He shares how to stay Spiritually Fresh.  Ministering to others is good work, but it does not strengthen your relationship with God on it’s own.  Your relationship with God needs time separate from ministry.  He says faithfulness in the first command of loving God first with your whole heart and soul, results in  obedience to the second command of loving your neighbor as yourself.

It is very easy to get wrapped up in “good works” and ministries and forget to feed your own spiritual soul.  God loves you and wants to spend time with you, so that you can spend time with others and share  his blessings. Isn’t it true that when we over schedule ourselves, even if it is in ministry, that we become frazzled and stressed out?  This is not God’s intention.  Let us remember how Jesus ministered to thousands of people all the time, yet he never forgot to stop and be alone with God, the Father.

Share with us how you feed your spiritual soul?  What are some ways to keep your heart healthy with God?

Each morning, I listen to praise music on my way to work.  When I arrive at school, I kneel at the alter in the sanctuary with my daughter and we pray.  It is just for few moments, but we start everyday with prayer.  I minister as I teach all day long, so I need that start of the day peaceful prayer.  In the evenings, I read devotions and verses with my girls and we talk about them.  After they are in bed, I read the bible and reflect on it. Sometimes, I discuss it with my husband.  I also write about it here on my blog a few times per week.  Before bed, I pray once more, thanking God for another day.  That is a typical day for me.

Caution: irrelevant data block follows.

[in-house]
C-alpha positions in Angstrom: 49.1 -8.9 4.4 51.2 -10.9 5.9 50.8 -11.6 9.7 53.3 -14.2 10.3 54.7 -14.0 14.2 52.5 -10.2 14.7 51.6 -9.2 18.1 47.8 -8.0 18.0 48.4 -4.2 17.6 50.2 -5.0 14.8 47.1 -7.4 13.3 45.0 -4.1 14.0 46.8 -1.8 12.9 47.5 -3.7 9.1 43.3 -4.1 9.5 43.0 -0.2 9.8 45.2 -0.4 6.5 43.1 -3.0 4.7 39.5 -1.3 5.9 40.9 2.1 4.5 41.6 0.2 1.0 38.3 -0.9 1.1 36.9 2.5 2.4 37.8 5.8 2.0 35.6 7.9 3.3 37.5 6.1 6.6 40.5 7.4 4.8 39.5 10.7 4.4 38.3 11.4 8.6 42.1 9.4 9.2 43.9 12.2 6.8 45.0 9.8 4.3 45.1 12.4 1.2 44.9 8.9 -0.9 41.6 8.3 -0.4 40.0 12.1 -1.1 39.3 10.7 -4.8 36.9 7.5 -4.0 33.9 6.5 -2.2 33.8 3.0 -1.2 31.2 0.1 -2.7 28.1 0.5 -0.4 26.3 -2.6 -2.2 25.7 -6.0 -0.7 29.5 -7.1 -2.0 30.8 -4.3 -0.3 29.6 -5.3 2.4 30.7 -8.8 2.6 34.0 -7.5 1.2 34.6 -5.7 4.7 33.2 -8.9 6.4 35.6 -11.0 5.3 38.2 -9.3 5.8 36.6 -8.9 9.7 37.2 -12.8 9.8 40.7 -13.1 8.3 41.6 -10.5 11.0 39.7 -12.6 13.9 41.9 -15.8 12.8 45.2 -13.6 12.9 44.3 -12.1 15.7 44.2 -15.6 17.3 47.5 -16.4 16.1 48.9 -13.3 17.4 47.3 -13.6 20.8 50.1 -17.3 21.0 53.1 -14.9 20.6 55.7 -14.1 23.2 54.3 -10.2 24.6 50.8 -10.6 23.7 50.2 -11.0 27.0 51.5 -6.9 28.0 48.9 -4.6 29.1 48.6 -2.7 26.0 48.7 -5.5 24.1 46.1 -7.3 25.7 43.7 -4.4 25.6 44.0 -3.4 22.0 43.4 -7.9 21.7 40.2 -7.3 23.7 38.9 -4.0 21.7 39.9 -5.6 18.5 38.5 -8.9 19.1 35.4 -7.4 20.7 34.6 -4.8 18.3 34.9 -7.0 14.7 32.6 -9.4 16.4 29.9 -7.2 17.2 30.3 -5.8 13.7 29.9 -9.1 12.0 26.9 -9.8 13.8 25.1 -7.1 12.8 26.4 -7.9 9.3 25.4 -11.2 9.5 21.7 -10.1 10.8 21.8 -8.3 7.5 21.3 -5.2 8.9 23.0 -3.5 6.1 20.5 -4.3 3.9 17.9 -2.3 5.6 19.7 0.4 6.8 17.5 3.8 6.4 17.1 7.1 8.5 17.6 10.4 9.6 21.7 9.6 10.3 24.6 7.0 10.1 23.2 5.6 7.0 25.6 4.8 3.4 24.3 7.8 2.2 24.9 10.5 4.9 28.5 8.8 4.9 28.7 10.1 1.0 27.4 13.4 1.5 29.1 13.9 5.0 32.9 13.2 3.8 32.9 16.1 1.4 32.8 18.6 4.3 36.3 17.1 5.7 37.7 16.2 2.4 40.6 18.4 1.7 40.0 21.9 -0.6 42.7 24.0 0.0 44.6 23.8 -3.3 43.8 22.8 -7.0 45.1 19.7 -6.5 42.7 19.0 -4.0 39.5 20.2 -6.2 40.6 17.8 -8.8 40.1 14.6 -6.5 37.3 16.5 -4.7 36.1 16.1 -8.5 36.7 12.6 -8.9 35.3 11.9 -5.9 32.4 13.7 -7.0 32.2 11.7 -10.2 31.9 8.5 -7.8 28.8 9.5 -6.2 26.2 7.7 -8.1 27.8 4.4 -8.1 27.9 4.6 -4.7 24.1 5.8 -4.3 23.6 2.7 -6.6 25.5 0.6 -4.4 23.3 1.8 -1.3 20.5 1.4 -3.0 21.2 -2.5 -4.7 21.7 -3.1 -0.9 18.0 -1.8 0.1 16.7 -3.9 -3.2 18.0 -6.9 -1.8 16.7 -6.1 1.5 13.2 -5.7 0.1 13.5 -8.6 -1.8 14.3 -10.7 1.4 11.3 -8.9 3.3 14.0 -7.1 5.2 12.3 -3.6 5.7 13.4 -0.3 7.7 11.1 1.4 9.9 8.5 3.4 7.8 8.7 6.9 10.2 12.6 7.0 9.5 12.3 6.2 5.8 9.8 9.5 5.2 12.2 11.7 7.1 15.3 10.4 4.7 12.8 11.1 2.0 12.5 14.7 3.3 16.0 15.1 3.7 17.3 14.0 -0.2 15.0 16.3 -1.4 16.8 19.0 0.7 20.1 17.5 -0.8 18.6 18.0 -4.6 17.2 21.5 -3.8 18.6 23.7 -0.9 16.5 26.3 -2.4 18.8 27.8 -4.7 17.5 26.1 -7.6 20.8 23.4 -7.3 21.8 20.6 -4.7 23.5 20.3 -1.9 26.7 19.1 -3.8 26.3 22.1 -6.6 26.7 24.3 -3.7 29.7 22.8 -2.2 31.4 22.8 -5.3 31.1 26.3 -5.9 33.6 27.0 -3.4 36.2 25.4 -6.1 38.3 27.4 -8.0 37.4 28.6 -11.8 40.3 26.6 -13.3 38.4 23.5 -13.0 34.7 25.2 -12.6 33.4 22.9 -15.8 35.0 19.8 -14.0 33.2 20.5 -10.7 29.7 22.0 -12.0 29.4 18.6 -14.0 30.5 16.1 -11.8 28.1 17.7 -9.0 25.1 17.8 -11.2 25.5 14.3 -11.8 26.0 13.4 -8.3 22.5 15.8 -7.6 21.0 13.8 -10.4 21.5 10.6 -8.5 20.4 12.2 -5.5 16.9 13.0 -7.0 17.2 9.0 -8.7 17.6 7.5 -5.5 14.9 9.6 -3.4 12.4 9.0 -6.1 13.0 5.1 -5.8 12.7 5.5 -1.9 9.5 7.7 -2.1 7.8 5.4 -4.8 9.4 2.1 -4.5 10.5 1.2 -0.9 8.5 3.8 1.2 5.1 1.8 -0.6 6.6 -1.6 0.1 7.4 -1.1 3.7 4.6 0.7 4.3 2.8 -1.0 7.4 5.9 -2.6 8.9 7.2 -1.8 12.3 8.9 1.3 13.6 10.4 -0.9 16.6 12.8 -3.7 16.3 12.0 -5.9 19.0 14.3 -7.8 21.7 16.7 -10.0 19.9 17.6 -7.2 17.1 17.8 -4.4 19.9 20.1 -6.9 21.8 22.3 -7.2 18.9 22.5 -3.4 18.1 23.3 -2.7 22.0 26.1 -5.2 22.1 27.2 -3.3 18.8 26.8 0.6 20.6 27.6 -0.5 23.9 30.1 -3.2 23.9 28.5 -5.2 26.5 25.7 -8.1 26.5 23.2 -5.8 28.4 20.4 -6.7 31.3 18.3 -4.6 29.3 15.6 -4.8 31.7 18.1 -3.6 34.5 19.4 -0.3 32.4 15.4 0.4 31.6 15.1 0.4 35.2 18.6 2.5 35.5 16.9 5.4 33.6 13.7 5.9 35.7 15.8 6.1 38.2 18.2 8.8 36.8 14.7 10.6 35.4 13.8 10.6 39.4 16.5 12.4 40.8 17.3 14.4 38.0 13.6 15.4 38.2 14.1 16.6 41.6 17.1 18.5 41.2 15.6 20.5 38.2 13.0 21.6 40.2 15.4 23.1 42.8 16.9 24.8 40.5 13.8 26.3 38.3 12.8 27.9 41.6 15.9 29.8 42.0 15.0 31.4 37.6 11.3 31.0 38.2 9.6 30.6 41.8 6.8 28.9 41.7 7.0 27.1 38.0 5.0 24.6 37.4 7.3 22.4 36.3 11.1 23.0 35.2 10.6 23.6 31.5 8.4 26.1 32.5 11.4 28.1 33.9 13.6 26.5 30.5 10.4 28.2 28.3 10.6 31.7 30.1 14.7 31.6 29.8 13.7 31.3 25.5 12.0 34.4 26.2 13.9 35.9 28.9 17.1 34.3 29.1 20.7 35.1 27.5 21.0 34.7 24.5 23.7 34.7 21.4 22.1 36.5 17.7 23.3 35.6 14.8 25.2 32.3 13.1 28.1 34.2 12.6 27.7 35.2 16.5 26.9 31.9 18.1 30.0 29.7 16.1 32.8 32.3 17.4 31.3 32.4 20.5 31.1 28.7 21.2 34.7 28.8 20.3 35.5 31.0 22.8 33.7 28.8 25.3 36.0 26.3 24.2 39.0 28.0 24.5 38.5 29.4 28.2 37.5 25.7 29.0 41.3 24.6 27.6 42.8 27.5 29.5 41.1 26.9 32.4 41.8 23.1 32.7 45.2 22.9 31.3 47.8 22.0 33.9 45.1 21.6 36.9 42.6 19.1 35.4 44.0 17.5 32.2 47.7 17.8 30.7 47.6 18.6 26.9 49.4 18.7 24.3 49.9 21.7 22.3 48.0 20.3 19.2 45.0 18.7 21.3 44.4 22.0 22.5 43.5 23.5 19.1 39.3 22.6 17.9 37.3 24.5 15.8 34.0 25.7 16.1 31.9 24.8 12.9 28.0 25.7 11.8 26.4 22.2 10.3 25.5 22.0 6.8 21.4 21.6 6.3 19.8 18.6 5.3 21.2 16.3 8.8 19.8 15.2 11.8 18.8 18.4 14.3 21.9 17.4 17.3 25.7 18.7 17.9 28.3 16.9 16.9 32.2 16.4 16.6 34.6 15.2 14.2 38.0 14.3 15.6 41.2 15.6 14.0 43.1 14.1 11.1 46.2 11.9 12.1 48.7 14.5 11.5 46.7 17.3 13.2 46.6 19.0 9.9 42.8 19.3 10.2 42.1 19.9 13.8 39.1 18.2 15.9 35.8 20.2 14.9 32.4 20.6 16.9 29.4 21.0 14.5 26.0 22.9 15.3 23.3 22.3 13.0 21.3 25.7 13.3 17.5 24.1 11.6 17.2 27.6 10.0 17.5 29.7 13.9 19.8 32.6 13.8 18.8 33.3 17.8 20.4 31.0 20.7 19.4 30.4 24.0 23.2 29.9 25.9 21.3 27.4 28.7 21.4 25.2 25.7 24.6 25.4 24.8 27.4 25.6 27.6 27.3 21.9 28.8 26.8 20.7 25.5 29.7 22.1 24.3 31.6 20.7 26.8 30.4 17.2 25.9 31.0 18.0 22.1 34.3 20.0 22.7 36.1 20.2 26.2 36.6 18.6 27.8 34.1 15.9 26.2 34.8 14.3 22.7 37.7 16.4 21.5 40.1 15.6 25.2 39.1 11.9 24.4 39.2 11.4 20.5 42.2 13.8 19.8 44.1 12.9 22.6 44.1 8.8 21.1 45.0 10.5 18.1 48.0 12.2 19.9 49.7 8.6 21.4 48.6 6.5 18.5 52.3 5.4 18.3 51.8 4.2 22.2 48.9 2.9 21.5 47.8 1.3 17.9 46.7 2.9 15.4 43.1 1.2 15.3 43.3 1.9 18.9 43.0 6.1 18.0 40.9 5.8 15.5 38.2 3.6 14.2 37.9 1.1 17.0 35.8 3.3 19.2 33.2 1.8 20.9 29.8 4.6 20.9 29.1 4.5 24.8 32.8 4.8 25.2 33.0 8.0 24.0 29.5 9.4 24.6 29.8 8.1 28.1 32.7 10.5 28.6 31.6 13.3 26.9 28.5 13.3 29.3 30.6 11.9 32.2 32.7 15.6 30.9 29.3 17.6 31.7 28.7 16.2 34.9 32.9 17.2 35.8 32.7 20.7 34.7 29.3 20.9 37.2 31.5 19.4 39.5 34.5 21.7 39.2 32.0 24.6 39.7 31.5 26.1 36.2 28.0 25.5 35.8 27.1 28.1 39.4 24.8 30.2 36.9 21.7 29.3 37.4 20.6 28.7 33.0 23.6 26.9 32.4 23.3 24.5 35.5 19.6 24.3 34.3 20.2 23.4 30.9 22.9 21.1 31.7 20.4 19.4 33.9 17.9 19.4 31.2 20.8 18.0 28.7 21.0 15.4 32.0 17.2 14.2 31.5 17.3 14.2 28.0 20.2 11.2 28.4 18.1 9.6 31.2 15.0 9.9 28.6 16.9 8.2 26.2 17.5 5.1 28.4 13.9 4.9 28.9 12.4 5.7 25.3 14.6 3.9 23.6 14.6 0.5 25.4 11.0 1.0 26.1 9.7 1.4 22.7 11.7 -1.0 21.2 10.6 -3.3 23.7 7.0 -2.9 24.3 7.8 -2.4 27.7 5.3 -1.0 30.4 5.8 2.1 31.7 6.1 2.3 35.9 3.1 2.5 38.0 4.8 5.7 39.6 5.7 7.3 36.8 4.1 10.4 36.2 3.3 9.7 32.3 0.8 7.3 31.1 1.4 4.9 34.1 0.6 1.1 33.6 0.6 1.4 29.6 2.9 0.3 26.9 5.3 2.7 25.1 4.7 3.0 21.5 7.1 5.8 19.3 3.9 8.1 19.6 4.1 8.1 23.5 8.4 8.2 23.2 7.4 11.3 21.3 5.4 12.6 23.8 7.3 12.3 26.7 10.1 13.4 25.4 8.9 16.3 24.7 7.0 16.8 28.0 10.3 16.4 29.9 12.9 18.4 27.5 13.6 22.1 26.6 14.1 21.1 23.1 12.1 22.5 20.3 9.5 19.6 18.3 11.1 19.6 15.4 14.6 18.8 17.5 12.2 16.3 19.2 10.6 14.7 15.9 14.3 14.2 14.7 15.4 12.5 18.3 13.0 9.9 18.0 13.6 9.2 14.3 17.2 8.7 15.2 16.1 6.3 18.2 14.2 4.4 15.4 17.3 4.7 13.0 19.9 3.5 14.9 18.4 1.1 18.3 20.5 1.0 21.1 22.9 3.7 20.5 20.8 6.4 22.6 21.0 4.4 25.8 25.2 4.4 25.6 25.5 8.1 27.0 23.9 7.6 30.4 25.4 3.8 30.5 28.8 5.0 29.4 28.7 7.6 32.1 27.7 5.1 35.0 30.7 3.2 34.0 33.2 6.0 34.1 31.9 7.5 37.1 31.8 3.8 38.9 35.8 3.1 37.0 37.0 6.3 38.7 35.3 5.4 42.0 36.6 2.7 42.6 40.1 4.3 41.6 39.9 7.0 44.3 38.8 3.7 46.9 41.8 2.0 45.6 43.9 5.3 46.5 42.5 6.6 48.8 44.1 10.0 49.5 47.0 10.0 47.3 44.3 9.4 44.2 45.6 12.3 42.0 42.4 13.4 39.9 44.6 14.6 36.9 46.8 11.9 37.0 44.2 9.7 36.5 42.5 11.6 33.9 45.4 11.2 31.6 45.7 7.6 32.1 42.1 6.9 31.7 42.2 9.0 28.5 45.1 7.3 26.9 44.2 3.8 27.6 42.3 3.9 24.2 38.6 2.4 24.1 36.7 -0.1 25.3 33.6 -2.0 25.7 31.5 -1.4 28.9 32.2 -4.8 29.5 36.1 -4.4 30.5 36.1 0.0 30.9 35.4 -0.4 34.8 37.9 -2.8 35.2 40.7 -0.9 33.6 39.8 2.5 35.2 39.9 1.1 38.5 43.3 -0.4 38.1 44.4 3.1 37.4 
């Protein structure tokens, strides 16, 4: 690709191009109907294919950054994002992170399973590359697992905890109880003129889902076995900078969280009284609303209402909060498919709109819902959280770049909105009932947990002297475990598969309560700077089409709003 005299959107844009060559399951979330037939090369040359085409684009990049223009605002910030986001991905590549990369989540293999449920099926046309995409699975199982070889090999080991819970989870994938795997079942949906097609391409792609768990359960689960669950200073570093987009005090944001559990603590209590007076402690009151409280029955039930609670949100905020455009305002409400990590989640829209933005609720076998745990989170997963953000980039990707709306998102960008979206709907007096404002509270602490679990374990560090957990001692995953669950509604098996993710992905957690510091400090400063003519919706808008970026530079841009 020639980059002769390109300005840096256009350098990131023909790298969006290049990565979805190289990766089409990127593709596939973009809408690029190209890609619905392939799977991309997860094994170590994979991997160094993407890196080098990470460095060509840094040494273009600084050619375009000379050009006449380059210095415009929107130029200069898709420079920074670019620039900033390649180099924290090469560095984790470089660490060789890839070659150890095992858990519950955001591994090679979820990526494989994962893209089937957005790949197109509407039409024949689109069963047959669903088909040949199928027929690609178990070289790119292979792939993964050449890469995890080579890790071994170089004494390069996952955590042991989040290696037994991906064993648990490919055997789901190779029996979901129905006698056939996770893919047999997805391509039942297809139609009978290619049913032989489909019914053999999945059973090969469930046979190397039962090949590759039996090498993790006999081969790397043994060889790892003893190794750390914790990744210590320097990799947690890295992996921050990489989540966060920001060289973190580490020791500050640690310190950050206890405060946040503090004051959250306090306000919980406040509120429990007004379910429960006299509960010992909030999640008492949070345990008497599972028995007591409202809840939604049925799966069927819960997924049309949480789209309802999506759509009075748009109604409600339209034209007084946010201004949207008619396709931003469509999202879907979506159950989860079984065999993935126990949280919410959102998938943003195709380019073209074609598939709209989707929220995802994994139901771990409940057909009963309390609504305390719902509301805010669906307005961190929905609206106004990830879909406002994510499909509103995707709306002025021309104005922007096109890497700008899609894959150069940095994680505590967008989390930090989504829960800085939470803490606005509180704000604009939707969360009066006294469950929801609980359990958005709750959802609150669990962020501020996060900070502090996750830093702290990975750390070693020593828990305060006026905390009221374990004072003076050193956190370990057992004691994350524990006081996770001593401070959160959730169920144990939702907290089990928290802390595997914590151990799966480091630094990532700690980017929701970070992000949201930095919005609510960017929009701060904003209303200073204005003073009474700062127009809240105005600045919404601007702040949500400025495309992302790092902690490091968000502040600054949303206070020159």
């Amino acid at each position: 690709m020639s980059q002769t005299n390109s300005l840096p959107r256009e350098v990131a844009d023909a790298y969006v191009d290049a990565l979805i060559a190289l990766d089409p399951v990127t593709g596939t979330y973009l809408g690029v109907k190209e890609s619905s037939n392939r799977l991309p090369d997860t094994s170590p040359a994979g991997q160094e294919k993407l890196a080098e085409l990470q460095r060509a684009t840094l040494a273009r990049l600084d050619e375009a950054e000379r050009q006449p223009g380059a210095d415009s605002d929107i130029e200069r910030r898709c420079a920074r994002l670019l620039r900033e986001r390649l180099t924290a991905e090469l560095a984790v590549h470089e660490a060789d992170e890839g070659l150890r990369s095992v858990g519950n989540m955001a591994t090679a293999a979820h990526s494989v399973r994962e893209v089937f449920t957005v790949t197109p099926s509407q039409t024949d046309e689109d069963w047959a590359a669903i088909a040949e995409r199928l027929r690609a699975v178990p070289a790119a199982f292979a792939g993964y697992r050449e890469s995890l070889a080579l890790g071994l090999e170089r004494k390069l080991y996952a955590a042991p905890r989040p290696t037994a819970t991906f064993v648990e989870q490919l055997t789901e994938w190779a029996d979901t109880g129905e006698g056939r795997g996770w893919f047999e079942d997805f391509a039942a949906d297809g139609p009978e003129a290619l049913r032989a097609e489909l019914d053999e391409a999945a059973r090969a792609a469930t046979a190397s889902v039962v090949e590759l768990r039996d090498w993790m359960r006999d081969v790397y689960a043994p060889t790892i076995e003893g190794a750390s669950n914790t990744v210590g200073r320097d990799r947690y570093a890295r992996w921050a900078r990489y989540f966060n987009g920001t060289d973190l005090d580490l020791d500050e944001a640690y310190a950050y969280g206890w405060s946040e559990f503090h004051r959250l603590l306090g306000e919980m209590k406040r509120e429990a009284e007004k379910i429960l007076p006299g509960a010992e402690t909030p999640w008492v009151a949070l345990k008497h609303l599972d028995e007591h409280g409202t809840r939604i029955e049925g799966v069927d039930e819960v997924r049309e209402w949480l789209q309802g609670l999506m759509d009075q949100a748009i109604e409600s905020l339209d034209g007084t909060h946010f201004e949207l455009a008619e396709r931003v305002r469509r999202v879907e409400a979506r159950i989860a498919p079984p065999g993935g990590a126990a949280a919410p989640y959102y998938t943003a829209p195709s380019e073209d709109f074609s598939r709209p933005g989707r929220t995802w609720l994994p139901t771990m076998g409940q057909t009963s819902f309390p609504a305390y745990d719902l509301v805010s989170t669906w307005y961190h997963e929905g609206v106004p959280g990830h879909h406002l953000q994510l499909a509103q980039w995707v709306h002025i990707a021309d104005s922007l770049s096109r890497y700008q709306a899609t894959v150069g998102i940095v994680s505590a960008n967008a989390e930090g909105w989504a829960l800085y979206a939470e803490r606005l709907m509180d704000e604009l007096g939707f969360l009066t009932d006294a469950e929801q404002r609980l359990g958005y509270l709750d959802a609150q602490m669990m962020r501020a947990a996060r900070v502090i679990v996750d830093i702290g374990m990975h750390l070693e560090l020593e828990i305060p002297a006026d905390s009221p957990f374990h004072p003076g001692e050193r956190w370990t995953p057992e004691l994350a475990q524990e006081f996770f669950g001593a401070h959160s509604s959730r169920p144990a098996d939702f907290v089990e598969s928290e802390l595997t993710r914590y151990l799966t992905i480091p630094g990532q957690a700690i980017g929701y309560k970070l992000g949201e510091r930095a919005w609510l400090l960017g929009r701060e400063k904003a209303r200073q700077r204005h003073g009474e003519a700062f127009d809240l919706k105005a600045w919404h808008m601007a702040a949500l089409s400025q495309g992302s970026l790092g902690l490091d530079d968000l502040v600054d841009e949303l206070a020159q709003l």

I am going to challenge myself to try some new things to keep my heart and soul fresh!  I challenge you to do the same.  Here is a list of ideas that I got from Doug Fields book, mentioned above.  (p76)

  • Journal about a meaningful bible passage.  How does it connect to your life?
  • Meditate on a single verse or phrase and consider what it means to you today.
  • Seek extended solitude. Be still and listen to God.  Don’t pray.  Simply be quiet and write down what comes into your mind.
  • Pray through a passage of Scripture, personalizing it for yourself or a loved one.
  • Journal about your life.  Examine yesterday’s actions.  Did you miss what God may have been trying to teach you?
  • If your bible reading plan has become stagnant, replace it with a devotional book or a commentary.
  • Read a large portion of the bible quickly. Don’t stop to think about every verse.  Treat it like story.
  • Read a small portion of God’s Word and digest each verse.
  • Write your prayers in a prayer journal.
  • Read from a translation or paraphrase that you haven’t read before.
  • Write down life lessons you’ve learned recently.  For example, what you’ve learned over the past month.
  • Listen to Christian music and meditate on the lyrics.

I hope that you can try some of these ideas and maybe share some of your own in the comments below.  Blessings my friends!  Have a great week.

Erin